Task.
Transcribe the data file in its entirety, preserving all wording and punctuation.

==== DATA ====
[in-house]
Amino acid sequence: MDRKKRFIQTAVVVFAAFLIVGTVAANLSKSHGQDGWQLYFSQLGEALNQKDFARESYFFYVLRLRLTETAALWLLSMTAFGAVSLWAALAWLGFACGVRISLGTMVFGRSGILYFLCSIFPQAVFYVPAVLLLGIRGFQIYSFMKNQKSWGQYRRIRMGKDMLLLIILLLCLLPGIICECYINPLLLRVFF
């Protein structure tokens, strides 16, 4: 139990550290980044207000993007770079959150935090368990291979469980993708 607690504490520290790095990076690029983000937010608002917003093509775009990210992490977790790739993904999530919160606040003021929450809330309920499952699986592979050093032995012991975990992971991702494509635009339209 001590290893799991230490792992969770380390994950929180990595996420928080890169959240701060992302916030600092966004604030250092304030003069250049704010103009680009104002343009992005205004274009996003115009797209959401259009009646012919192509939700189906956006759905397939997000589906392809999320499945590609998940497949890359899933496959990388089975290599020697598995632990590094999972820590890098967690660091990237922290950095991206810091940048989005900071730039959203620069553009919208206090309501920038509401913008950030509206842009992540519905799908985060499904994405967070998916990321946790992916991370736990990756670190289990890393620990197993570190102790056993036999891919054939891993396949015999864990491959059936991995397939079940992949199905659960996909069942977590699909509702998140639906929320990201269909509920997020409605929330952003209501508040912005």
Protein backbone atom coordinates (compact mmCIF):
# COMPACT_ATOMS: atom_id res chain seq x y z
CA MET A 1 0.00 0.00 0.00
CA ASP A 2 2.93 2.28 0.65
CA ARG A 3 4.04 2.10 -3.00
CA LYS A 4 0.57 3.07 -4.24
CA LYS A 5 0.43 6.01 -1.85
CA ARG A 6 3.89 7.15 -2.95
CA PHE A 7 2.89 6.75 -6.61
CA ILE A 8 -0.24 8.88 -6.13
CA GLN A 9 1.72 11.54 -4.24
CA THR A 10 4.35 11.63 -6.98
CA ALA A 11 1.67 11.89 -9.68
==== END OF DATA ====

[in-house]
Amino acid sequence: MDRKKRFIQTAVVVFAAFLIVGTVAANLSKSHGQDGWQLYFSQLGEALNQKDFARESYFFYVLRLRLTETAALWLLSMTAFGAVSLWAALAWLGFACGVRISLGTMVFGRSGILYFLCSIFPQAVFYVPAVLLLGIRGFQIYSFMKNQKSWGQYRRIRMGKDMLLLIILLLCLLPGIICECYINPLLLRVFF
């Protein structure tokens, strides 16, 4: 139990550290980044207000993007770079959150935090368990291979469980993708 607690504490520290790095990076690029983000937010608002917003093509775009990210992490977790790739993904999530919160606040003021929450809330309920499952699986592979050093032995012991975990992971991702494509635009339209 001590290893799991230490792992969770380390994950929180990595996420928080890169959240701060992302916030600092966004604030250092304030003069250049704010103009680009104002343009992005205004274009996003115009797209959401259009009646012919192509939700189906956006759905397939997000589906392809999320499945590609998940497949890359899933496959990388089975290599020697598995632990590094999972820590890098967690660091990237922290950095991206810091940048989005900071730039959203620069553009919208206090309501920038509401913008950030509206842009992540519905799908985060499904994405967070998916990321946790992916991370736990990756670190289990890393620990197993570190102790056993036999891919054939891993396949015999864990491959059936991995397939079940992949199905659960996909069942977590699909509702998140639906929320990201269909509920997020409605929330952003209501508040912005």
Protein backbone atom coordinates (compact mmCIF):
# COMPACT_ATOMS: atom_id res chain seq x y z
CA MET A 1 0.00 0.00 0.00
CA ASP A 2 2.93 2.28 0.65
CA ARG A 3 4.04 2.10 -3.00
CA LYS A 4 0.57 3.07 -4.24
CA LYS A 5 0.43 6.01 -1.85
CA ARG A 6 3.89 7.15 -2.95
CA PHE A 7 2.89 6.75 -6.61
CA ILE A 8 -0.24 8.88 -6.13
CA GLN A 9 1.72 11.54 -4.24
CA THR A 10 4.35 11.63 -6.98
CA ALA A 11 1.67 11.89 -9.68